Morality and Super Heroes

Français : Icone pour Vallect, logiciel libre ...

Français : Icone pour Vallect, logiciel libre de lecture au collège ( (Photo credit: Wikipedia)


In a superhero movie, the hero is considered moral while the villain takes on the role of immoral. Let’s first define what is moral in this particular context. A proper definition would be “principles concerning the distinction between right and wrong or good and bad behavior.” Being moral here stands for protecting the people under your authority, whether they like your vigilance or not. Essentially, the superheroes have to distinguish between the right and the wrong. We’re talking about fictional characters here so we can freely look at things from a moviegoer’s perspective and not an absolutist perspective. So what is morality? Well, whatever is right from the point of view of the audience. If a villain is setting up an explosive charge under a bridge at peak traffic to mass murder — it’s immoral. A superhero discharging the explosive and saving everybody is the right thing — it’s moral. If we just stress from the moviegoer’s perspective then we can clearly define what sort of emotion we’re discussing here when echoing the word morality.

Source Essay here.

Civil War

On the morning of February 27, 1937, which began cold and gray, a few hundred Americans waited to storm a hill southeast of Madrid, near the Jarama River. They were volunteer soldiers, drawn to Spain by a noble cause. Germany belonged to Hitler, and Italy to Mussolini, but there was still a chance that the Spanish Republic—governed by an unstable coalition of liberals, socialists, and anarchists—could fight off a cabal of right-wing generals who called themselves Nationalists. The previous year, the Nationalists had tried to take over the country, touching off a civil war. Leftist volunteers from around the world flocked to the Republican side, seeing the war as a struggle between tyranny and freedom that transcended national boundaries. The fight felt almost holy—“like the feeling you expected to have and did not have when you made your first communion,” Ernest Hemingway wrote, in “For Whom the Bell Tolls.” The Americans had been brought to Spain by Comintern, the worldwide Communist organization, but, to disguise their allegiance, the troops had been given an irreproachably non-Communist name: the Abraham Lincoln battalion.

Entrenched at the top of the hill, behind a shot-up olive grove, were Moorish troops, flown in from Spain’s protectorate in Morocco in planes furnished by Hitler and Mussolini. The Moors were known to be especially formidable. “It was terrifying to watch the uncanny ability of the Moorish infantry to exploit the slightest fold in the ground which could be used for cover, and to make themselves invisible,” a volunteer later recalled. “It is an art that only comes to a man after a lifetime spent with a rifle in his hand.”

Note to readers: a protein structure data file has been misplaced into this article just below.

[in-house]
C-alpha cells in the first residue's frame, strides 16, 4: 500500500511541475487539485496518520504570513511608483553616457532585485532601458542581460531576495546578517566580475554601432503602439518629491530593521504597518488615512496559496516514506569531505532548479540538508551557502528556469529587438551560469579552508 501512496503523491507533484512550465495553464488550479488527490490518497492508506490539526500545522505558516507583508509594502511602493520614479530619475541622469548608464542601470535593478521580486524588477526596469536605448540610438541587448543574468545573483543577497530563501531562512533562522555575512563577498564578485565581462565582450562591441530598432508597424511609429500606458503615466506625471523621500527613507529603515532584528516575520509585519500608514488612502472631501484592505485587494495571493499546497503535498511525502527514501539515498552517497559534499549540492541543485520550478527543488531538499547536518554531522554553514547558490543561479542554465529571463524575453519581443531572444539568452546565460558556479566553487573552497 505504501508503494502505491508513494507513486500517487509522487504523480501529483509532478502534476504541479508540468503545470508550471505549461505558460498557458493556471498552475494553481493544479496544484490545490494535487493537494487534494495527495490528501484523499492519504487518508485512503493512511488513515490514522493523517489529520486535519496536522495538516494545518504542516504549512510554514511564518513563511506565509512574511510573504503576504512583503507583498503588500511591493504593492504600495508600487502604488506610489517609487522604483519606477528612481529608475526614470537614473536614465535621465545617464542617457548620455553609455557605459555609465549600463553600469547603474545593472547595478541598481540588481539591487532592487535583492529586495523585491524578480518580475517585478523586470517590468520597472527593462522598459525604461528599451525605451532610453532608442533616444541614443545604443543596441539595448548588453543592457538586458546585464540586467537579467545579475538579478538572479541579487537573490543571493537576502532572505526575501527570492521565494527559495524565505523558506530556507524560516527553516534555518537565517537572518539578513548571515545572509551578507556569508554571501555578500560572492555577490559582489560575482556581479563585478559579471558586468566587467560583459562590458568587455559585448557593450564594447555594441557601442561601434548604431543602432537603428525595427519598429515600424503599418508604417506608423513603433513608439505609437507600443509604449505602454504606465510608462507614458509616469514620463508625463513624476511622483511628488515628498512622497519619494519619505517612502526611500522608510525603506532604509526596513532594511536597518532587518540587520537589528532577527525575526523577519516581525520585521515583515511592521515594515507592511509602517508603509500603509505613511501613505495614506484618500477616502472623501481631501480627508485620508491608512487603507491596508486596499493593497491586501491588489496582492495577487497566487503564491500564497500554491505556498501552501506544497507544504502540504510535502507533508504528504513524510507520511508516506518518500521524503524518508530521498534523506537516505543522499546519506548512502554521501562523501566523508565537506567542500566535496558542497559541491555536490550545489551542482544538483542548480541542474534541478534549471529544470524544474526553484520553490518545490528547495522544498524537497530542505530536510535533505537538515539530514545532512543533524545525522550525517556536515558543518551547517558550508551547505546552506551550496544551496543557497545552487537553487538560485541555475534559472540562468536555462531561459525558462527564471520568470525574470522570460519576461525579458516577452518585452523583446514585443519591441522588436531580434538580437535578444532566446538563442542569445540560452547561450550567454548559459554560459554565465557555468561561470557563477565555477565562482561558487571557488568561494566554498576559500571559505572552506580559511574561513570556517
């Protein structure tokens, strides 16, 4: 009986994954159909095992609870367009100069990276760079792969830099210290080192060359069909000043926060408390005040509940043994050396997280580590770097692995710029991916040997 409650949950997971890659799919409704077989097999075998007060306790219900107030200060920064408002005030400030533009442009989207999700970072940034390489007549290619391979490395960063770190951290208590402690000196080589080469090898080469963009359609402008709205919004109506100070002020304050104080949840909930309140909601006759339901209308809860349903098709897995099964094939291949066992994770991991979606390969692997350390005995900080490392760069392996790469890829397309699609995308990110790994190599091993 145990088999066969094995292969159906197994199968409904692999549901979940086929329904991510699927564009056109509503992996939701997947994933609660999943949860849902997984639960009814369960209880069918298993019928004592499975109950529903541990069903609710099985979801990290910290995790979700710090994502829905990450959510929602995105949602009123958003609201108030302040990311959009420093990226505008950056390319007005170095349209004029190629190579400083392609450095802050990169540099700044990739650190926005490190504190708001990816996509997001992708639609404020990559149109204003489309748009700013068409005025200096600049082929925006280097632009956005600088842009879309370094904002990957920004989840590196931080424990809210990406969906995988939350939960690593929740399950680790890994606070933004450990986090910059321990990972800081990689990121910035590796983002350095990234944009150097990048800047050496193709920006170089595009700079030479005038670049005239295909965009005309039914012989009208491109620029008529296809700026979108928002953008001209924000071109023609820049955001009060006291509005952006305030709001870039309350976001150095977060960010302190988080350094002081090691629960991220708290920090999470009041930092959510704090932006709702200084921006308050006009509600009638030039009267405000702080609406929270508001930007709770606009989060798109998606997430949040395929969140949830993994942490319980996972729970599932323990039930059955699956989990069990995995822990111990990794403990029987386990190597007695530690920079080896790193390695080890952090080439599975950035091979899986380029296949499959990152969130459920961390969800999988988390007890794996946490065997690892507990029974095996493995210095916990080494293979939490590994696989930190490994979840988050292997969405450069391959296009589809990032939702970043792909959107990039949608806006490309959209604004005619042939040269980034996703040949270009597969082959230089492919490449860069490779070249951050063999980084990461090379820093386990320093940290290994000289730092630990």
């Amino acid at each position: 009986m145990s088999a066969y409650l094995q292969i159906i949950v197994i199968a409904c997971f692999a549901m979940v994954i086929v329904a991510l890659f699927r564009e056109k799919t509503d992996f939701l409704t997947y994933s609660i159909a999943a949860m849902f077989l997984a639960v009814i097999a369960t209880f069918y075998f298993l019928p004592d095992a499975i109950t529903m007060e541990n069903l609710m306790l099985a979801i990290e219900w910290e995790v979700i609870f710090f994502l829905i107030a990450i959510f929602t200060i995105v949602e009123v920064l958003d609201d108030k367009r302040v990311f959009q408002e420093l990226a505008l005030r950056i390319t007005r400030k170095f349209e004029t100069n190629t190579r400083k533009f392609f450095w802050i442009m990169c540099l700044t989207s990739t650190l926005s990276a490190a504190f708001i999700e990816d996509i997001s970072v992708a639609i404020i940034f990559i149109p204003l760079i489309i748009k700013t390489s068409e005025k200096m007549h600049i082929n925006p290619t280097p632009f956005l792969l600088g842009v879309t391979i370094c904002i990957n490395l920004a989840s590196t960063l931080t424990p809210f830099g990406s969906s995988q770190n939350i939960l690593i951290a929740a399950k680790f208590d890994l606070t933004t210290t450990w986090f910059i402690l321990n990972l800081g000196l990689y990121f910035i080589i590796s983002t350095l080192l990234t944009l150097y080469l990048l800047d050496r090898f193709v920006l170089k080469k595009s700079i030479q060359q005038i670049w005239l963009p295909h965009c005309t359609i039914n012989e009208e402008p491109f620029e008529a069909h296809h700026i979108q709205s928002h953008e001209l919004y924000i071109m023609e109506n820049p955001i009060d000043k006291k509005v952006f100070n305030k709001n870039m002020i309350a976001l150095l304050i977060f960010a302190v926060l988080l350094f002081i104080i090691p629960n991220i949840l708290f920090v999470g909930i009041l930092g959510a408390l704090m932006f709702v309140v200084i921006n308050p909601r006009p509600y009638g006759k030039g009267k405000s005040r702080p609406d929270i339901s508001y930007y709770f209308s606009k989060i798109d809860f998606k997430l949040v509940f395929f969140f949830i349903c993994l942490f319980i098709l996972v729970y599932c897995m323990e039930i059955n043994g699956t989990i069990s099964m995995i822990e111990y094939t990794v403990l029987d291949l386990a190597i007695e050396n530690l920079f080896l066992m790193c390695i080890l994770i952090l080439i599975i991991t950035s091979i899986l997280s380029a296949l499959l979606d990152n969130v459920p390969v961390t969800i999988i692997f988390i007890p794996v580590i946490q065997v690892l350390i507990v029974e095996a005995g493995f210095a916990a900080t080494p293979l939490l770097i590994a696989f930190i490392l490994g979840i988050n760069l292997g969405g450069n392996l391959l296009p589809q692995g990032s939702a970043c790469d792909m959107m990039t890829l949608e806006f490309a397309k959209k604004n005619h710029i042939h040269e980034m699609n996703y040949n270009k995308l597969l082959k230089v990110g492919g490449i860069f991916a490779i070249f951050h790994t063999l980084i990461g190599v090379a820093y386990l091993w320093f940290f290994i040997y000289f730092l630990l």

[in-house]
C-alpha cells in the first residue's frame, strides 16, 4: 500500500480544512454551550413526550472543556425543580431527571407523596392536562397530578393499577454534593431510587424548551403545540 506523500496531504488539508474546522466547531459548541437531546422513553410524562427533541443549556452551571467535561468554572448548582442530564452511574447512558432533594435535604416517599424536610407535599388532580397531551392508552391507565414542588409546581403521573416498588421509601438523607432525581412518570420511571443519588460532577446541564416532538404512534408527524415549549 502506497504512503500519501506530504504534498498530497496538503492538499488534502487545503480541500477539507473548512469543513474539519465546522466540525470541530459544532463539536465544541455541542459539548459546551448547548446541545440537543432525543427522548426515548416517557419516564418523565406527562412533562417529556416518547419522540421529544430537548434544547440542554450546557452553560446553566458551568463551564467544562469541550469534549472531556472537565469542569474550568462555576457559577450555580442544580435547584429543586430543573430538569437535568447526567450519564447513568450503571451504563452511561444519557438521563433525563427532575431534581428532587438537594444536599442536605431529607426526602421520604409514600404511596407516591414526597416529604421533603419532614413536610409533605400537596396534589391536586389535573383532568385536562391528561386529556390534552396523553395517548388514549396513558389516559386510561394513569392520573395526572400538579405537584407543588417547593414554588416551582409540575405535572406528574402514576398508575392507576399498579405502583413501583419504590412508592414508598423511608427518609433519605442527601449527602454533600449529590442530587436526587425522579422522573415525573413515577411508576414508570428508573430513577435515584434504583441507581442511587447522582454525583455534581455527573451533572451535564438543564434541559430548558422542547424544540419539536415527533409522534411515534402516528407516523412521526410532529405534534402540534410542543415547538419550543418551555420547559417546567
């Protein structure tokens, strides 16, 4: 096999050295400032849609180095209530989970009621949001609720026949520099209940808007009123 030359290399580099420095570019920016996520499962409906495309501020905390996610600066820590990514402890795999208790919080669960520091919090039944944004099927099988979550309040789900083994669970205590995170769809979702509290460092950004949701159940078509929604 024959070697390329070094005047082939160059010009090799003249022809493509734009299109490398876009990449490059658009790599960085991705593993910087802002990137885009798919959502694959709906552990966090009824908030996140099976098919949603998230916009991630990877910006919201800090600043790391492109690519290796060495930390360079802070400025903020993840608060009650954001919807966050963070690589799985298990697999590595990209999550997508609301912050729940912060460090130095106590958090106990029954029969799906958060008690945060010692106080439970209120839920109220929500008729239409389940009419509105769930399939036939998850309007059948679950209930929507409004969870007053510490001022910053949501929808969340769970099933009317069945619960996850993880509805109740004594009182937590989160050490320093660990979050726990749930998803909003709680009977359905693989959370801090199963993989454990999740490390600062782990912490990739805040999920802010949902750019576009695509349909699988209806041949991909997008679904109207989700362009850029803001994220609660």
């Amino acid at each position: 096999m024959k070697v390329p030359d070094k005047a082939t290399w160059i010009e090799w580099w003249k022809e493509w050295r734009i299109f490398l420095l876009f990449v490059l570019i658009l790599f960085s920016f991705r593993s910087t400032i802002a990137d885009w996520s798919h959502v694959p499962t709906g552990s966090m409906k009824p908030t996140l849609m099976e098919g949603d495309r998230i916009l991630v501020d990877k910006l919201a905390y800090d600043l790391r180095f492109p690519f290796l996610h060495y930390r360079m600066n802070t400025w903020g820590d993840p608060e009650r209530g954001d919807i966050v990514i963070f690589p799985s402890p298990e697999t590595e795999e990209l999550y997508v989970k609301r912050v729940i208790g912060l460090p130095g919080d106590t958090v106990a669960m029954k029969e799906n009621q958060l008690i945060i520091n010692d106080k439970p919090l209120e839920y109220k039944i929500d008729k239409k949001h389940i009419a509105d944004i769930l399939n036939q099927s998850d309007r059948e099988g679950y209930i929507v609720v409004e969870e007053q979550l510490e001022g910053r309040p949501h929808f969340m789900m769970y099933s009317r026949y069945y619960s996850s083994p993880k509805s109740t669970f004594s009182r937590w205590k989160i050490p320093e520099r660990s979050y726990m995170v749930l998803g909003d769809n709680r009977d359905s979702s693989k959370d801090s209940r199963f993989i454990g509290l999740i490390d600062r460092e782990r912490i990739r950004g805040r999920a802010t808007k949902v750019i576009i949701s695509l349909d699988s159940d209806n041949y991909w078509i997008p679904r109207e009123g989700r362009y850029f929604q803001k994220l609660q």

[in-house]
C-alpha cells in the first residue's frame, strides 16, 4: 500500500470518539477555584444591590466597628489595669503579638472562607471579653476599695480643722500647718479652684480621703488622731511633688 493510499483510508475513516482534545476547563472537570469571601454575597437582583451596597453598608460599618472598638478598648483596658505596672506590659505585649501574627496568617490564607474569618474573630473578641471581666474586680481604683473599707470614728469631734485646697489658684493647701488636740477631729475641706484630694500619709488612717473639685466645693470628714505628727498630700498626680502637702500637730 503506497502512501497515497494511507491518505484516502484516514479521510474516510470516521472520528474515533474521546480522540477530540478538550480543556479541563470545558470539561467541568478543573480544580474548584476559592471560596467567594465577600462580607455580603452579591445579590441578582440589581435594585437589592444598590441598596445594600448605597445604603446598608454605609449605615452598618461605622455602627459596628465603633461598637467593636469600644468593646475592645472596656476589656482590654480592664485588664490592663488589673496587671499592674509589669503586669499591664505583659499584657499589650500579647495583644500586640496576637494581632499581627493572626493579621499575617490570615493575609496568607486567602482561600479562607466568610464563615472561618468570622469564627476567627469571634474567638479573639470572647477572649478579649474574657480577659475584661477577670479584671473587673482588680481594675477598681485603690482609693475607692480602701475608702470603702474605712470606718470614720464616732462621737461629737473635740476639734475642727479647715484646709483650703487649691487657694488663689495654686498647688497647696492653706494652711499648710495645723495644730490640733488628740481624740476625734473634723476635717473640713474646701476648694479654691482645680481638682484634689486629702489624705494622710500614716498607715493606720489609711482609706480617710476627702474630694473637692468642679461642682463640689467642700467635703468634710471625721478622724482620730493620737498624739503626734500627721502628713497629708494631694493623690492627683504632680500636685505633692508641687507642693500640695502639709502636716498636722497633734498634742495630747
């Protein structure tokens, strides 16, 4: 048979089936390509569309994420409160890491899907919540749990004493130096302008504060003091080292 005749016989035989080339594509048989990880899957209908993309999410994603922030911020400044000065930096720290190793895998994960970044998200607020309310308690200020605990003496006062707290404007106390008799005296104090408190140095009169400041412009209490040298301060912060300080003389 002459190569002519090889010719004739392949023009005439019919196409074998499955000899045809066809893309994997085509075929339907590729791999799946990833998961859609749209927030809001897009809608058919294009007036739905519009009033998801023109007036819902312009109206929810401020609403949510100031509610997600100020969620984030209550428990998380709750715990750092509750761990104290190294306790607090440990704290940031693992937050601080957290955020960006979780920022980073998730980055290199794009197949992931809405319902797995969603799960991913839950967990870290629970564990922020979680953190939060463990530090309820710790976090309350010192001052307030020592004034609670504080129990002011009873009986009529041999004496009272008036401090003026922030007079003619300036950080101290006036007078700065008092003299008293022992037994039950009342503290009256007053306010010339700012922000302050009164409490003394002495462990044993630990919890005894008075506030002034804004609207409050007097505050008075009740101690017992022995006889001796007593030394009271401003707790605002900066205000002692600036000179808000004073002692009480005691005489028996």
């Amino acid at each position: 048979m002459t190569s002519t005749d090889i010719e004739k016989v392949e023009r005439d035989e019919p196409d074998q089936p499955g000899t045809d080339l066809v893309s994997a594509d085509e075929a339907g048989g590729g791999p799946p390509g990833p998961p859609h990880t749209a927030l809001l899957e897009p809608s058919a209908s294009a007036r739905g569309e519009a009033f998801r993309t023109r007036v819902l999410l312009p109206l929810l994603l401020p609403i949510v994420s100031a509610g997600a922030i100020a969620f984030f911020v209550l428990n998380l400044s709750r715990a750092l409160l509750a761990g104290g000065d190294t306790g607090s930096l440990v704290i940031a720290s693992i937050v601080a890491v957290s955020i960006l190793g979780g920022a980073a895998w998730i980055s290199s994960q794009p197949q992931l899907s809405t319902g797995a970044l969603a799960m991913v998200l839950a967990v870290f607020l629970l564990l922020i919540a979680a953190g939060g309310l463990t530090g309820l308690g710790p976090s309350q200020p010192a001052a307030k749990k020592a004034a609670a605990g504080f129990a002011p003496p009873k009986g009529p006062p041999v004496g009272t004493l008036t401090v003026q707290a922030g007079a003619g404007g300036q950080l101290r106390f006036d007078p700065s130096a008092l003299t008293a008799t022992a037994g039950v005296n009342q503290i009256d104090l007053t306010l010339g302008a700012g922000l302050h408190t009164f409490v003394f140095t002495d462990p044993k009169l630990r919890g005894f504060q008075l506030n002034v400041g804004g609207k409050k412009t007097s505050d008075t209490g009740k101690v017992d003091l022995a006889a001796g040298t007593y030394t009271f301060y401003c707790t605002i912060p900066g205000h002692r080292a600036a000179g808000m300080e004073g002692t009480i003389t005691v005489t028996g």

From The New Yorker.

Porn on brains – 2

English: A advert banner of a electric (instal...

English: A advert banner of a electric (installation , …) company named “Porn”. (Photo credit: Wikipedia)

A recent post on porn and brains argued that porn was messing with the brains of young men. Dr. Marty Klein counters those claims in this recently published piece:

In eSkeptic for April 13, 2016, Philip Zimbardo and Gary Wilson outlined the many ways that they believe “porn is messing with your manhood.” I personally know Phil Zimbardo to be a compassionate and energetic man who is generally positive about sexuality (I don’t know his coauthor Mr. Wilson). And everyone knows that Dr. Zimbardo is a world-famous social scientist, but in my opinion this article is short on facts that are reliable and relevant. Before we get to that, however, let’s note that we agree on several things. Yes, a majority of adolescent American males look at pornography. Yes, some of them report sexual difficulties. And yes, some of them report a compulsive quality to their attachment to porn viewing. Finally, there’s plenty to be concerned about when an entire generation of young men get a substantial amount of their sex education from Internet porn.

Read the article at eSkeptic.



VIU presents: leaders on learning

 Dr. SteveVIU Presents:

Leaders on Learning

“The Leaders on Learning Series is a new offering coming out of the Successful Student Learning Initiative – now in its second year supported and led by the Office of the Provost. There are 11 sessions over the next several months that showcase VIU leaders and their perspectives on learning as related to the topics that surfaced during the initiative. The one-hour sessions include the leader sharing a story, personal beliefs or a learning experience – and then an open conversation takes place on the topic. All sessions are video-captured and will be made available for all of the campus community.”

Series information here.

Watch Dr. Steve Lane’s contribution here. (Yes. I am the proud father of this contributor.)

Porn and brains.

Finding a needle in a haystack would be easier than finding an adolescent male who hasn’t seen online porn. Surveys indicate the average boy watches roughly two hours of porn every week with porn viewing becoming common by age 15.


The most popular porn site—PornHub—reported that the average Millennial porn session lasts 9 minutes, while the average age young people have sex for the first time is 17 years old. This means the average boy has had about 1,400 porn sessions prior to having real life sex. So why aren’t more people asking what kind of effects porn is having on these young viewers?

Read the piece here.